Chris Froome became the first Briton to win the Vuelta a Espana on Sunday, becoming only the third person in history to win both the Tour de France and Vuelta Grand Tours in the same year.
The Team Sky rider, who won his fourth Tour de France title in July, was able to enjoy Sunday’s processional stage which ended in Madrid.
The 32-year-old follows in the steps of Jacques Anquetil (1963) and Bernard Hinault (1978) who completed the same double.
"I think it probably is my greatest achievement, being the first person to win the Tour de France and then go on to win the Vuelta," said Froome.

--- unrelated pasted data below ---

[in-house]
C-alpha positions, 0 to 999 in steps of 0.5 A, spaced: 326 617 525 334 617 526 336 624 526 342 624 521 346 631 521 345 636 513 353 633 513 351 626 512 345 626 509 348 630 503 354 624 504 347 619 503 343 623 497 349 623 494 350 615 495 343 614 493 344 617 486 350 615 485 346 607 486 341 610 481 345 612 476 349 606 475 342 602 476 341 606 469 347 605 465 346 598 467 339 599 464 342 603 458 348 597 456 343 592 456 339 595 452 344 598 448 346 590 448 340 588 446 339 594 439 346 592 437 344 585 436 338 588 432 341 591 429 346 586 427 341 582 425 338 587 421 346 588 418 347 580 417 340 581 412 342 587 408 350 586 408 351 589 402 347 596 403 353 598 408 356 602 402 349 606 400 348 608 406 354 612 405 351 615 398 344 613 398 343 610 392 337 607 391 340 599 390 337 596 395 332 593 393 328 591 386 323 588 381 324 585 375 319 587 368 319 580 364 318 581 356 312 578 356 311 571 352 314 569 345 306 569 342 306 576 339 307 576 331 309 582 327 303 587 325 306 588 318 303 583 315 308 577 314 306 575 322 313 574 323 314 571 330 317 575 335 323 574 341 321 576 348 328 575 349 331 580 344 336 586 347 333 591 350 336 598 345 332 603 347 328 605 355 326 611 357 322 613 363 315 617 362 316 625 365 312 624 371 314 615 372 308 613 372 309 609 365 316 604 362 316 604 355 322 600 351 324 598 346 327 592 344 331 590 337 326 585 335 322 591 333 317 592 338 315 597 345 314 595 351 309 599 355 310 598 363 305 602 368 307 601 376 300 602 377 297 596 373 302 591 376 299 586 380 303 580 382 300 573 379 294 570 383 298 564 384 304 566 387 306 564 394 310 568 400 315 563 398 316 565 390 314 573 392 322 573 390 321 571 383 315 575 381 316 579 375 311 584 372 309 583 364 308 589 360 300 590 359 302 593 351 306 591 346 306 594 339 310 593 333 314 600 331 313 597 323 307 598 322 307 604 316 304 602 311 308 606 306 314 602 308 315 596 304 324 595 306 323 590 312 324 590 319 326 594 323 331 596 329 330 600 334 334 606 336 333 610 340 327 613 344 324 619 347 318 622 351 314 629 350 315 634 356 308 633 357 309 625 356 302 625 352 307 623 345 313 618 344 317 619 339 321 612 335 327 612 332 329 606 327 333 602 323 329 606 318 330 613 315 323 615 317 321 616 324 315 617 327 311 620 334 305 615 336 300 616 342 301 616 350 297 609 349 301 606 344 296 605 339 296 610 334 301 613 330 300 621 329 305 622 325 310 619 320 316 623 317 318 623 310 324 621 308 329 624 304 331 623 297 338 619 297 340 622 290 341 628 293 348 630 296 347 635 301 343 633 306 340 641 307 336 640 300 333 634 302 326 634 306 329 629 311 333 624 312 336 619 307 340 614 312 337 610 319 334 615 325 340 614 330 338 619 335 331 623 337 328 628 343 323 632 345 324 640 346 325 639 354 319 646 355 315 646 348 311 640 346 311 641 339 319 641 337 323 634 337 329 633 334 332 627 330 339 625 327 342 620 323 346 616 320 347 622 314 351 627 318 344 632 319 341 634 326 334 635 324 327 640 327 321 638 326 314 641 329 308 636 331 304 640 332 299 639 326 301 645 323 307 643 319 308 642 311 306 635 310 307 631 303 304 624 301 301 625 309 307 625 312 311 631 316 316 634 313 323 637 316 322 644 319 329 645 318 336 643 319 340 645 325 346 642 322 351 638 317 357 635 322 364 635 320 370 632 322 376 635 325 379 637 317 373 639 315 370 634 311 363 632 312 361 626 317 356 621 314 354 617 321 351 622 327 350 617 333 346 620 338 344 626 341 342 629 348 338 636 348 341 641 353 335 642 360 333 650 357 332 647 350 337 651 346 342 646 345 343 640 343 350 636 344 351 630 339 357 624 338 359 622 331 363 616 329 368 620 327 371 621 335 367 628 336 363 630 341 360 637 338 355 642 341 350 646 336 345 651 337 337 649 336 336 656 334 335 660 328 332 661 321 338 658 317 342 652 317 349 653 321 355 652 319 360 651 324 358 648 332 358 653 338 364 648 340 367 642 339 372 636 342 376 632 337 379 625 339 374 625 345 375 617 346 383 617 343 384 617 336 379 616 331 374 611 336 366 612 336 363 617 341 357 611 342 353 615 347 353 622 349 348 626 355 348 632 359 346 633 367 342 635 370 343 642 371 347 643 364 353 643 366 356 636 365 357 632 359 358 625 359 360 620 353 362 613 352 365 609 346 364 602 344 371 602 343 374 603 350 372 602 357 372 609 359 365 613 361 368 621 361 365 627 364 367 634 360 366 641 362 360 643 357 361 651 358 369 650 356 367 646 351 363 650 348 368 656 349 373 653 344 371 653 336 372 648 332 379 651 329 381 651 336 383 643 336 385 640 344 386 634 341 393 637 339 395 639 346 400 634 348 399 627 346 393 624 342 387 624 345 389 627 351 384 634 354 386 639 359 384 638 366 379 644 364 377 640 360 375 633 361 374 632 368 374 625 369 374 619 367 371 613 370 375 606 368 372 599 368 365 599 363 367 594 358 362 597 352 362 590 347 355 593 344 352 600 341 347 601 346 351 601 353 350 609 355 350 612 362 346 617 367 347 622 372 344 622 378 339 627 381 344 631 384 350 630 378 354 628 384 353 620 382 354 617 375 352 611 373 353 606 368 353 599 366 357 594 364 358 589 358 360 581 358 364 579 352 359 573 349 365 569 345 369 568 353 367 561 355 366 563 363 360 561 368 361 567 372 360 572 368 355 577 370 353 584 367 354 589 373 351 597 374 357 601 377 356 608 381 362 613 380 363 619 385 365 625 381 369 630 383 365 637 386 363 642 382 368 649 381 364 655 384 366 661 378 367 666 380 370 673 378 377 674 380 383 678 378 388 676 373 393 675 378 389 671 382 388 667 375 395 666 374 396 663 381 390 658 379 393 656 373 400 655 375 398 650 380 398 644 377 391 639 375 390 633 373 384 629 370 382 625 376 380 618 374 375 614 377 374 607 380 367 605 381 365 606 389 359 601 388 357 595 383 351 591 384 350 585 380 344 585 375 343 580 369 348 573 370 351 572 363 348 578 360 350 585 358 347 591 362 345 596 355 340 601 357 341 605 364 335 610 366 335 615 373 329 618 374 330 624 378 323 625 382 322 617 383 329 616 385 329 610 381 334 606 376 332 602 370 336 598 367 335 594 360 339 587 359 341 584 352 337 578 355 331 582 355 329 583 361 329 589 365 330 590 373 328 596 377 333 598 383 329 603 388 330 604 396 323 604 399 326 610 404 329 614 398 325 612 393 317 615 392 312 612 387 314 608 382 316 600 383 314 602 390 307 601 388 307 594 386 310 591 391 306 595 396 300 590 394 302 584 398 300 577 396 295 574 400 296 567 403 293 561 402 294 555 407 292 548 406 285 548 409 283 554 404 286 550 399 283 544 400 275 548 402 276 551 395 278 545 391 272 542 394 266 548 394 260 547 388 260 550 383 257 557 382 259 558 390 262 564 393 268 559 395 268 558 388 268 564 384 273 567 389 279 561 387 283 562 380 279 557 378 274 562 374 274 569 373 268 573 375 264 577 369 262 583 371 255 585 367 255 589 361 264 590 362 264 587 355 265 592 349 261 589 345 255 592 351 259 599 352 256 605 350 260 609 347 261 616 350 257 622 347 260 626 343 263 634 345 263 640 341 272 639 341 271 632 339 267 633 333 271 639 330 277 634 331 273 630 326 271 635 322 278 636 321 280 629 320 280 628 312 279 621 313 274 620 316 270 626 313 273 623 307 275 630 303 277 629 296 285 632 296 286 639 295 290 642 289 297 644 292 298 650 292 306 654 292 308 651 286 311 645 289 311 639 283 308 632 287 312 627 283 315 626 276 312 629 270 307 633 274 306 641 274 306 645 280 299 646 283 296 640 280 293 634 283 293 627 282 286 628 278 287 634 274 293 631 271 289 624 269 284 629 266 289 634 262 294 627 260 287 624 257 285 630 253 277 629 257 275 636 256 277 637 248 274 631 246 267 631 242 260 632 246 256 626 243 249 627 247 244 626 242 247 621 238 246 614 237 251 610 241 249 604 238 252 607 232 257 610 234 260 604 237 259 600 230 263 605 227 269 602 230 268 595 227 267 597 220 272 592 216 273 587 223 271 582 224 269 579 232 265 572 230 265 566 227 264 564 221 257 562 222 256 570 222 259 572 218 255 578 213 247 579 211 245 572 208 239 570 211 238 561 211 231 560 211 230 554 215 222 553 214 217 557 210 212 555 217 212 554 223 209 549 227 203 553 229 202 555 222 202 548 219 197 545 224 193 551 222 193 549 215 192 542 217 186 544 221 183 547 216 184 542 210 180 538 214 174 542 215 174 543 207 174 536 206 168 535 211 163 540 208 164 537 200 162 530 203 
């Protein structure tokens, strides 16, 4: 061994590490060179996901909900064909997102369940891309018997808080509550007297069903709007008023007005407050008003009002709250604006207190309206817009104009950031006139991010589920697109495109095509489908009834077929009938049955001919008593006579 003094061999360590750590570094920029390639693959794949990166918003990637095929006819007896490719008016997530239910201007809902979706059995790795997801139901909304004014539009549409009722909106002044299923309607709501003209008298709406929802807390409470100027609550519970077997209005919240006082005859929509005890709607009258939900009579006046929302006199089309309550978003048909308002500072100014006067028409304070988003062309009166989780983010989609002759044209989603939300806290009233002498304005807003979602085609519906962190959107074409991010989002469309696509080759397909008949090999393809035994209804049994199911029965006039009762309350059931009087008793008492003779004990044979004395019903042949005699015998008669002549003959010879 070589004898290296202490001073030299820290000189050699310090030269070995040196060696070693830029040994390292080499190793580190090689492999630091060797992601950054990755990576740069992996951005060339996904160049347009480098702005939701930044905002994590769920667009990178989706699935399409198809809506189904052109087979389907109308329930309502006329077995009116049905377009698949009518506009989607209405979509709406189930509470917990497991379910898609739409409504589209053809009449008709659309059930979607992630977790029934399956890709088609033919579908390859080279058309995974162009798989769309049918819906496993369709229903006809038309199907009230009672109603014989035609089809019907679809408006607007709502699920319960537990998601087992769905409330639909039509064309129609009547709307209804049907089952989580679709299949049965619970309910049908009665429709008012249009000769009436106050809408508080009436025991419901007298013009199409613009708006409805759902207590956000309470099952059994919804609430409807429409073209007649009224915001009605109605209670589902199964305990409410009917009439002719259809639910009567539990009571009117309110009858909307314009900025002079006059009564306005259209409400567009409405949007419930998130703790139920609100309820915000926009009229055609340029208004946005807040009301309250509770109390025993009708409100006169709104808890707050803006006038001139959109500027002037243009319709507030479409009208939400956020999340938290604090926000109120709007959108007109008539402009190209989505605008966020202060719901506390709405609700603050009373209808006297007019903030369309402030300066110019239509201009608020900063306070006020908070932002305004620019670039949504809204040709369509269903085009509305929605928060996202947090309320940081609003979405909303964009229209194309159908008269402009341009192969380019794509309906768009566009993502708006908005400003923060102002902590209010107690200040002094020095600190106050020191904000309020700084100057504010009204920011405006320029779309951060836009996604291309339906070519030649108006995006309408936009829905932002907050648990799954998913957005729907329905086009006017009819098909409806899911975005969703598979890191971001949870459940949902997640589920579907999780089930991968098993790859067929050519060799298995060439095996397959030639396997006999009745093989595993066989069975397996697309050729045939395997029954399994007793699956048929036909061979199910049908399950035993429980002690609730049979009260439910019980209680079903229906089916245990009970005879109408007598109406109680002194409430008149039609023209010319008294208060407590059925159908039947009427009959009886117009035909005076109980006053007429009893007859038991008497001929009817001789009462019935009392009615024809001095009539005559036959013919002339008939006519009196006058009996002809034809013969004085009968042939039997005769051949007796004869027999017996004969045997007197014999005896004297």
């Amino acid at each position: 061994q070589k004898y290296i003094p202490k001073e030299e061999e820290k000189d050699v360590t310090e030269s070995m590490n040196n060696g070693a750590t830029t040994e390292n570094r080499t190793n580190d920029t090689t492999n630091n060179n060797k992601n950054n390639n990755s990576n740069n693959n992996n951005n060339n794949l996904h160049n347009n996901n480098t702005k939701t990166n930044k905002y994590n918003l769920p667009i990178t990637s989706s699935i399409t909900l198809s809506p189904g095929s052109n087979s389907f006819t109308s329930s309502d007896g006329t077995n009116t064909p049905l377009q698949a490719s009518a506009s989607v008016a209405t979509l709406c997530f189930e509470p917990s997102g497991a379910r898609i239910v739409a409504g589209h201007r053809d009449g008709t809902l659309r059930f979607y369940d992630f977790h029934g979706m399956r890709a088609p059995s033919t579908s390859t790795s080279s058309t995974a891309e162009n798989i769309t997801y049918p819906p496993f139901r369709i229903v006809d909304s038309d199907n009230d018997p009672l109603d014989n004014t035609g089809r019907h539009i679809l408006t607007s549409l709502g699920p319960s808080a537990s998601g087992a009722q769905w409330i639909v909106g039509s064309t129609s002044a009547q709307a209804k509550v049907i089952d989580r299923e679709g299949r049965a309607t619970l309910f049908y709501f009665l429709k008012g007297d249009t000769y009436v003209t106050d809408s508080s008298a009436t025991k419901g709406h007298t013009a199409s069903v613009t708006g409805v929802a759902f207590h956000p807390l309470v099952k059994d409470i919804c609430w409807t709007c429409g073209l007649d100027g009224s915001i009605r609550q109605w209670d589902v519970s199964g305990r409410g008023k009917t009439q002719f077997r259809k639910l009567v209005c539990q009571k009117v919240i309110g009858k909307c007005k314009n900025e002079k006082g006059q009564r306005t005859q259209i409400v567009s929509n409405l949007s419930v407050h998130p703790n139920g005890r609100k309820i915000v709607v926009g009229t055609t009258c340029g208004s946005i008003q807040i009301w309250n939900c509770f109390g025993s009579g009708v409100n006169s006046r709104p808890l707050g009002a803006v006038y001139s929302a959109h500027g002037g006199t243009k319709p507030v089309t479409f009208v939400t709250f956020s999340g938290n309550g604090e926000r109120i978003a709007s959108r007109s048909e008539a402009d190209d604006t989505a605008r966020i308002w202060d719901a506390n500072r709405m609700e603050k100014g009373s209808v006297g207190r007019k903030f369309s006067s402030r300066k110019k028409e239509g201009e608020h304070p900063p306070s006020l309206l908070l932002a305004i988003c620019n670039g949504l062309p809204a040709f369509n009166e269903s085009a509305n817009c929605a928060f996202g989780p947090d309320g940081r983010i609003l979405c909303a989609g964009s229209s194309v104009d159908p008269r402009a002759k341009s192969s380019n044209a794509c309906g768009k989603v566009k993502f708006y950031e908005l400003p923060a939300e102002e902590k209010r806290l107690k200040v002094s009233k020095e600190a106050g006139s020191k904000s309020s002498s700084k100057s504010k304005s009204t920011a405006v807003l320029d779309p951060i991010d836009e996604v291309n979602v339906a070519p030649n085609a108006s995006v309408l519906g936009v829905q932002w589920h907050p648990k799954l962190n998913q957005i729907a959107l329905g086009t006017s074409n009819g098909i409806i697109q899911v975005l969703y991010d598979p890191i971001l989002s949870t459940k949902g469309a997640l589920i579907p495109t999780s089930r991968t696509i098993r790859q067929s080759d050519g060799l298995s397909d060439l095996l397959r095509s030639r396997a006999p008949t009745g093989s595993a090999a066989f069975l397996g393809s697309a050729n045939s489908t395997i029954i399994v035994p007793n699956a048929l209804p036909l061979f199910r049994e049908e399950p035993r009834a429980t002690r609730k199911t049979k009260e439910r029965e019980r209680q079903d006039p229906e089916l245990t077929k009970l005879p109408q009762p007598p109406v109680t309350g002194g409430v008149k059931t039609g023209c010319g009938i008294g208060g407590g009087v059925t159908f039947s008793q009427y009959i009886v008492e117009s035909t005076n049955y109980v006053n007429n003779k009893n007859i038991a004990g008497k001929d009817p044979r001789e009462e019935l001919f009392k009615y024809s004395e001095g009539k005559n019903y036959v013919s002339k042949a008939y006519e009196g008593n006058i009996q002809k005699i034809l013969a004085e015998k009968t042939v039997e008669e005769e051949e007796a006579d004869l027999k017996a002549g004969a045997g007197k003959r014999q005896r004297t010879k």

"It's an amazing feeling. The team has just been incredible over the last few months. It's meant so much to me, the way they have supported us. I owe a massive thank you to all my teammates."
Celebrating Froome’s success, British Cycling’s chief executive Julie Harrington said: “What Chris Froome has achieved over the last 12 months has cemented his place as one of Britain’s greatest sportsmen.
"To win the Tour de France and Vuelta a Espana in the same year puts him up there with the greatest Grand Tour riders in the history of the sport. The cycling community in this country and indeed the whole nation are extremely proud of him.”